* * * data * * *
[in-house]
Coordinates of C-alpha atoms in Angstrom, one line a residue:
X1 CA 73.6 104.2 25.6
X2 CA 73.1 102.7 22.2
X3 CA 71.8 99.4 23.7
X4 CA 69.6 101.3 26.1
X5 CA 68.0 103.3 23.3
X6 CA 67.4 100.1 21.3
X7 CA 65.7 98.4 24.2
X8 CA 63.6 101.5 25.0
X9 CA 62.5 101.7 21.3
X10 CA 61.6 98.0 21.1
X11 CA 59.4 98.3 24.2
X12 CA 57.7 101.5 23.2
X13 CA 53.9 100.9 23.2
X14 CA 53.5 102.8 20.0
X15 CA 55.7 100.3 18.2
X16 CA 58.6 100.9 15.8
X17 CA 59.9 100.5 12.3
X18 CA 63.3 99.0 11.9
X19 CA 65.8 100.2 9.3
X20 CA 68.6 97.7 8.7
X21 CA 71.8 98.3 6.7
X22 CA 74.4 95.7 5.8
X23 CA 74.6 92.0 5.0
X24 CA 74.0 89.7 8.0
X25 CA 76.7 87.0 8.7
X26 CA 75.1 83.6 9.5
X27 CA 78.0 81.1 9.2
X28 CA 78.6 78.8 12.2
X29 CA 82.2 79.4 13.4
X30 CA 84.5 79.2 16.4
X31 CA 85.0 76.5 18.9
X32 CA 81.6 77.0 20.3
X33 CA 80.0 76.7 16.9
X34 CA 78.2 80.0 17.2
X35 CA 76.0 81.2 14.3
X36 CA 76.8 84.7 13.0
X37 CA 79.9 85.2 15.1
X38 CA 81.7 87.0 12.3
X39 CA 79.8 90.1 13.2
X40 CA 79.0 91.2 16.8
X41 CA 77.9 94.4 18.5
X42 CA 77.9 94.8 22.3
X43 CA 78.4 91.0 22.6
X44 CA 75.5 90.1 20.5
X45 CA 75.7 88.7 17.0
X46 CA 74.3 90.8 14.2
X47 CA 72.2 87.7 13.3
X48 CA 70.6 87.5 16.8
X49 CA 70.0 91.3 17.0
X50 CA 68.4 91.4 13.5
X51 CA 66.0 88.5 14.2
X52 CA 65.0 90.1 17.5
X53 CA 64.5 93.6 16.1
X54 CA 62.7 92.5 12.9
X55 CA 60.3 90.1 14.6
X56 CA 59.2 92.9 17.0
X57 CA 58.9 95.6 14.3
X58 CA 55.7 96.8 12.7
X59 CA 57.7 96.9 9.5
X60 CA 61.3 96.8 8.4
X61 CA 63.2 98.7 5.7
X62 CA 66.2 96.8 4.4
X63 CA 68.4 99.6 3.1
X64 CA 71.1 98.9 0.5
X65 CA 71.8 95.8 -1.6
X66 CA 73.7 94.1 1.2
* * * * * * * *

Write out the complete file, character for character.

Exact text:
[in-house]
Coordinates of C-alpha atoms in Angstrom, one line a residue:
X1 CA 73.6 104.2 25.6
X2 CA 73.1 102.7 22.2
X3 CA 71.8 99.4 23.7
X4 CA 69.6 101.3 26.1
X5 CA 68.0 103.3 23.3
X6 CA 67.4 100.1 21.3
X7 CA 65.7 98.4 24.2
X8 CA 63.6 101.5 25.0
X9 CA 62.5 101.7 21.3
X10 CA 61.6 98.0 21.1
X11 CA 59.4 98.3 24.2
X12 CA 57.7 101.5 23.2
X13 CA 53.9 100.9 23.2
X14 CA 53.5 102.8 20.0
X15 CA 55.7 100.3 18.2
X16 CA 58.6 100.9 15.8
X17 CA 59.9 100.5 12.3
X18 CA 63.3 99.0 11.9
X19 CA 65.8 100.2 9.3
X20 CA 68.6 97.7 8.7
X21 CA 71.8 98.3 6.7
X22 CA 74.4 95.7 5.8
X23 CA 74.6 92.0 5.0
X24 CA 74.0 89.7 8.0
X25 CA 76.7 87.0 8.7
X26 CA 75.1 83.6 9.5
X27 CA 78.0 81.1 9.2
X28 CA 78.6 78.8 12.2
X29 CA 82.2 79.4 13.4
X30 CA 84.5 79.2 16.4
X31 CA 85.0 76.5 18.9
X32 CA 81.6 77.0 20.3
X33 CA 80.0 76.7 16.9
X34 CA 78.2 80.0 17.2
X35 CA 76.0 81.2 14.3
X36 CA 76.8 84.7 13.0
X37 CA 79.9 85.2 15.1
X38 CA 81.7 87.0 12.3
X39 CA 79.8 90.1 13.2
X40 CA 79.0 91.2 16.8
X41 CA 77.9 94.4 18.5
X42 CA 77.9 94.8 22.3
X43 CA 78.4 91.0 22.6
X44 CA 75.5 90.1 20.5
X45 CA 75.7 88.7 17.0
X46 CA 74.3 90.8 14.2
X47 CA 72.2 87.7 13.3
X48 CA 70.6 87.5 16.8
X49 CA 70.0 91.3 17.0
X50 CA 68.4 91.4 13.5
X51 CA 66.0 88.5 14.2
X52 CA 65.0 90.1 17.5
X53 CA 64.5 93.6 16.1
X54 CA 62.7 92.5 12.9
X55 CA 60.3 90.1 14.6
X56 CA 59.2 92.9 17.0
X57 CA 58.9 95.6 14.3
X58 CA 55.7 96.8 12.7
X59 CA 57.7 96.9 9.5
X60 CA 61.3 96.8 8.4
X61 CA 63.2 98.7 5.7
X62 CA 66.2 96.8 4.4
X63 CA 68.4 99.6 3.1
X64 CA 71.1 98.9 0.5
X65 CA 71.8 95.8 -1.6
X66 CA 73.7 94.1 1.2